3. The Man With The Golden Gun (1974)
Now we’re warming up to Roger Moore’s best works in the James Bond franchise, and in the case of The Man with the Golden Gun, we have a movie that lets Bond be charming, but also puts him under quite a bit of pressure. Christopher Lee’s Francisco Scaramanga is one of the all-time most enjoyable and effective 007 villains, as he’s a truly dark mirror of James’ own persona. Constantly threatening his well-being, Scaramanga feels like an echo of Red Grant himself, and it’s all almost enough to forgive the return of Sheriff J.W. Pepper, as well as the ruination of the first computer-calculated car stunt with a dreadful slide whistle sound effect. But even with such grievous errors, those moments between Moore and Lee are the stuff this entire film should have been made of.
2. Live And Let Die (1973)
Right from the beginning, Roger Moore’s Bond was destined to be the era of the “Oh, James” catchphrase. Even with the telltale signs of the more humorous era of James Bond being on the rise, Live and Let Die still maintained an air of serious danger. In particular, Yaphet Kotto’s quietly insidious reign as Kanaga provides a more calm and collected villain who poses a great threat to 007 and his compatriots. Also, it needs to be said that the James Bond series really does love its sharks, as this film also marked the beginning of a recurring aquatic motif for a lot of Moore’s adversaries. Though the evolution of female protagonists would have to wait a little longer, as poor Solitaire (Jane Seymour) is pretty mistreated from all sides. It may be far from a socially-enlightening adventure, but Live and Let Die delivers a solid start to this era in Bond history.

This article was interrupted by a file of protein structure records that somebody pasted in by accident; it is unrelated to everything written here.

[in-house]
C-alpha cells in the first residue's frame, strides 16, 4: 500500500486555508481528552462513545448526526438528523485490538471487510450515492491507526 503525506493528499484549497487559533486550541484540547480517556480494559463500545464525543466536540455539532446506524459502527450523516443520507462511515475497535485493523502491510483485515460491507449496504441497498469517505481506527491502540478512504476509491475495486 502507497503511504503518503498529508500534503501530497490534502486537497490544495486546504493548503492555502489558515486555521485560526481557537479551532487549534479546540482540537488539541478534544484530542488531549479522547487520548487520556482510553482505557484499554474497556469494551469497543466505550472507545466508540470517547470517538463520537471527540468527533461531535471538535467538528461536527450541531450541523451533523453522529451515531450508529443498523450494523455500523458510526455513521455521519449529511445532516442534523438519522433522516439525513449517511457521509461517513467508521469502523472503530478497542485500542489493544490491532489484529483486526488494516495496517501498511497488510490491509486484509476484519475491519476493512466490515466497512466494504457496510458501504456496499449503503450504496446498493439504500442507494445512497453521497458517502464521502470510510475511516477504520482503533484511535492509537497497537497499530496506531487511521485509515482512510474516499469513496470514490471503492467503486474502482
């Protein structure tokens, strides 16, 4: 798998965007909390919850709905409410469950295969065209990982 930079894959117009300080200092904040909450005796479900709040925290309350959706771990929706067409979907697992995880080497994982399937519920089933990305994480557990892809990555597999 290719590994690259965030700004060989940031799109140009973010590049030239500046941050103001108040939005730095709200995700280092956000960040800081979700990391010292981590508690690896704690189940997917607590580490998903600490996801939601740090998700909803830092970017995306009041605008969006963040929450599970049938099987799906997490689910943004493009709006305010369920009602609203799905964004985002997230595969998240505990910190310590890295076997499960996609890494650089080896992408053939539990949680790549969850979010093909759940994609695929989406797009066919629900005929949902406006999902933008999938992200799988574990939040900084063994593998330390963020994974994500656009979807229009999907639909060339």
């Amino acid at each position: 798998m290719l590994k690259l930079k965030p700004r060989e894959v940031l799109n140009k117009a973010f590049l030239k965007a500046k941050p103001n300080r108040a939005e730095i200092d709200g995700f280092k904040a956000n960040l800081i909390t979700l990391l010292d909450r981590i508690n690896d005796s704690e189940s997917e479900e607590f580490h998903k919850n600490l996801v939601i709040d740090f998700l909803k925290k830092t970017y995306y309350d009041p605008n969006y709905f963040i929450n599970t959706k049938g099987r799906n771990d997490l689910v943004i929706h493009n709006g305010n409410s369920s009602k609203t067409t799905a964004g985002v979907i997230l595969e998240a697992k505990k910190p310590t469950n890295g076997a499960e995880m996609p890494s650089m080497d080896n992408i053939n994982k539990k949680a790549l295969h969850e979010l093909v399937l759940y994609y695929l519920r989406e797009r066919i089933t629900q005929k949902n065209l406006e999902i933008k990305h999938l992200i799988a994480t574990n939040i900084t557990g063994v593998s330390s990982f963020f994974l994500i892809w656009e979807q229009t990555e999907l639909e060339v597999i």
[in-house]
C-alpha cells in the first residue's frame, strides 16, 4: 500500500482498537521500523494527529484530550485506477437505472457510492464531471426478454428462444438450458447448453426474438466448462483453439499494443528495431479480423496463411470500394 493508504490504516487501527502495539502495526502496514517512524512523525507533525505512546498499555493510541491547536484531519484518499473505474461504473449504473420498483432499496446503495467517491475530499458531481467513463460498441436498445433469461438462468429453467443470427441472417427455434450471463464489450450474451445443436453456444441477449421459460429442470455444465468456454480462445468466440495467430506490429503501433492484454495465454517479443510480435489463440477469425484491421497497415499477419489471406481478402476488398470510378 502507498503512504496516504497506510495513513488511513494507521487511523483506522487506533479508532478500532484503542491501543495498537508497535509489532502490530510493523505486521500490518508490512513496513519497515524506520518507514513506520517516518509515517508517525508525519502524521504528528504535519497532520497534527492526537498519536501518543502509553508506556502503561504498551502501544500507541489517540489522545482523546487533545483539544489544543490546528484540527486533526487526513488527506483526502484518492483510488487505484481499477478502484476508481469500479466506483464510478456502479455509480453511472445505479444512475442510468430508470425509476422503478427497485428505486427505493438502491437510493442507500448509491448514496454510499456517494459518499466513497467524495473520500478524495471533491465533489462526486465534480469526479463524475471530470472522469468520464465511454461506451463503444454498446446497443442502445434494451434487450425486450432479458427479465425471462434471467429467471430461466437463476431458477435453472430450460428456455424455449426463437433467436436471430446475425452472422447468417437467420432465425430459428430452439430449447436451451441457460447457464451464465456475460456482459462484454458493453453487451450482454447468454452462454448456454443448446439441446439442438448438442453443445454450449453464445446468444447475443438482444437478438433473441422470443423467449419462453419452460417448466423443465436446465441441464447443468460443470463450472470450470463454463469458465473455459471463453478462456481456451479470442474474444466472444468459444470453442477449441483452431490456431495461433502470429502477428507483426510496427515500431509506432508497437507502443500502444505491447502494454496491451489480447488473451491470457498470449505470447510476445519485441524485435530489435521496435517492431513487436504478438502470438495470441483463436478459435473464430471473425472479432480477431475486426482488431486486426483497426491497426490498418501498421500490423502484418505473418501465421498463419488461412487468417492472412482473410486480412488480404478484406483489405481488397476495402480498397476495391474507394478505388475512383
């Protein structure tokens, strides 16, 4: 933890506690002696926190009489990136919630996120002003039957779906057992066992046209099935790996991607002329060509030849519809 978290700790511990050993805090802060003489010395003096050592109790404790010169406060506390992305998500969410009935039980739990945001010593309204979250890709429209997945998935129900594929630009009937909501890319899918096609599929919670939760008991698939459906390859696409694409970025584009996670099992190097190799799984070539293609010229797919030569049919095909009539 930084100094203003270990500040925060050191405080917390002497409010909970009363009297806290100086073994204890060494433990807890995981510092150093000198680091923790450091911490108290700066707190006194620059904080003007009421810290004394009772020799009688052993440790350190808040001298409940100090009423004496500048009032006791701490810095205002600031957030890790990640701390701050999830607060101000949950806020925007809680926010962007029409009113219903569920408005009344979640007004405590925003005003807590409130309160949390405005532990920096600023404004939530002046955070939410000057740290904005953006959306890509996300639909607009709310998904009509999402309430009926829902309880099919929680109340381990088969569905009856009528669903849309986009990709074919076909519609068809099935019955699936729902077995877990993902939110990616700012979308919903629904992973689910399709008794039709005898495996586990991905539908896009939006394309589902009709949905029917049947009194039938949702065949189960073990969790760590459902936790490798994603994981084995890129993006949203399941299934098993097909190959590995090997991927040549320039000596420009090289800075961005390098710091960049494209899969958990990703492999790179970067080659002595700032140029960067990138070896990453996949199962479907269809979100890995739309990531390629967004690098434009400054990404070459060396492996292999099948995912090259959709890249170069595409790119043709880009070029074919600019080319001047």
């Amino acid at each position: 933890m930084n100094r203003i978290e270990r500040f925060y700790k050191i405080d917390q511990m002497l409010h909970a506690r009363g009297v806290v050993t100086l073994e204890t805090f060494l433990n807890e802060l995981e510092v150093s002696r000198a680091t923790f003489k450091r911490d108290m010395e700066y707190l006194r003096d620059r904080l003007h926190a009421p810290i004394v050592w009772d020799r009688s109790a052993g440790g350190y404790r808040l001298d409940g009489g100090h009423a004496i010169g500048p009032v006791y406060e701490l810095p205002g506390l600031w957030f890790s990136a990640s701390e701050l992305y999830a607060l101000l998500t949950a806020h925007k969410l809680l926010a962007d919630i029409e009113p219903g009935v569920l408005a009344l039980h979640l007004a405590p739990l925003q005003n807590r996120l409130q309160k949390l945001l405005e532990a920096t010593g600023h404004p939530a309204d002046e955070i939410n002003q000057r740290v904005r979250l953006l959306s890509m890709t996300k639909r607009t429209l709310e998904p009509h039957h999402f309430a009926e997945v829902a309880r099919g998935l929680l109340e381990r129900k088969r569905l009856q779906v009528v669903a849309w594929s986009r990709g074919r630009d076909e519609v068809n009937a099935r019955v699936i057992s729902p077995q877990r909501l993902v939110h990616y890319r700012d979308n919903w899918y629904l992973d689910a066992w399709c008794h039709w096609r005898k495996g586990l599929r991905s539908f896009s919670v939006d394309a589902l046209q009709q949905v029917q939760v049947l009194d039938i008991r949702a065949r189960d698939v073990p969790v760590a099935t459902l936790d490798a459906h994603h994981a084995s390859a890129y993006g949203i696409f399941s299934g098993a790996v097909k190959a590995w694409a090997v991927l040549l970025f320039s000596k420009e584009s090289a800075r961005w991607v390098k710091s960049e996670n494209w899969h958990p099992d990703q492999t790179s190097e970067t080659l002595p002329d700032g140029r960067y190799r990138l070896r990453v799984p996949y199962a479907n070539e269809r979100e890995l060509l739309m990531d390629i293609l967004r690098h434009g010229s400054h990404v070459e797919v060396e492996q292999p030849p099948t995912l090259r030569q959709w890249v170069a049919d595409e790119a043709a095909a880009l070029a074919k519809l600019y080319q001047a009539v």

1. For Your Eyes Only (1981)
While the tail end of Roger Moore’s time as 007 reflected the series’ aging lead, For Your Eyes Only managed to give the man an adventure that truly harkened back to the era of Sean Connery’s barn-burning debut of the character. There’s still some Moore-era humor in this particular installment, but with Bond series producer Michael G. Wilson making his debut as an instrumental screenwriter, the more serious edge was brought back to a film that could technically be considered a prototype for Daniel Craig’s Quantum of Solace.